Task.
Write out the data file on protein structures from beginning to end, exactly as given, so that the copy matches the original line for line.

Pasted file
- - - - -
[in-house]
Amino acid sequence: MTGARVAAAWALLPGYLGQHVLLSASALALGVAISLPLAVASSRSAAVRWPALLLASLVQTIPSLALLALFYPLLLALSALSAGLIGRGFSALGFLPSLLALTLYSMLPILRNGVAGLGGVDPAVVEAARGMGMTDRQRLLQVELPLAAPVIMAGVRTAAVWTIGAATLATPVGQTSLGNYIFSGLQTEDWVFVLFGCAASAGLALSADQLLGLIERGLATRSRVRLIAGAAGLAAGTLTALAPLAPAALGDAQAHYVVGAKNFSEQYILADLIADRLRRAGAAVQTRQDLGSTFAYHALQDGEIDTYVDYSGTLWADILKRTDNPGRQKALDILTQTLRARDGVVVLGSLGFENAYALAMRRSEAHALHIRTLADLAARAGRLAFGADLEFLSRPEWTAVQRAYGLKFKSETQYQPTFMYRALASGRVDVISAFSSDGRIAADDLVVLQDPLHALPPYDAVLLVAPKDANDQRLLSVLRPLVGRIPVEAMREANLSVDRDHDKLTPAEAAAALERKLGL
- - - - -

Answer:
[in-house]
Amino acid sequence: MTGARVAAAWALLPGYLGQHVLLSASALALGVAISLPLAVASSRSAAVRWPALLLASLVQTIPSLALLALFYPLLLALSALSAGLIGRGFSALGFLPSLLALTLYSMLPILRNGVAGLGGVDPAVVEAARGMGMTDRQRLLQVELPLAAPVIMAGVRTAAVWTIGAATLATPVGQTSLGNYIFSGLQTEDWVFVLFGCAASAGLALSADQLLGLIERGLATRSRVRLIAGAAGLAAGTLTALAPLAPAALGDAQAHYVVGAKNFSEQYILADLIADRLRRAGAAVQTRQDLGSTFAYHALQDGEIDTYVDYSGTLWADILKRTDNPGRQKALDILTQTLRARDGVVVLGSLGFENAYALAMRRSEAHALHIRTLADLAARAGRLAFGADLEFLSRPEWTAVQRAYGLKFKSETQYQPTFMYRALASGRVDVISAFSSDGRIAADDLVVLQDPLHALPPYDAVLLVAPKDANDQRLLSVLRPLVGRIPVEAMREANLSVDRDHDKLTPAEAAAALERKLGL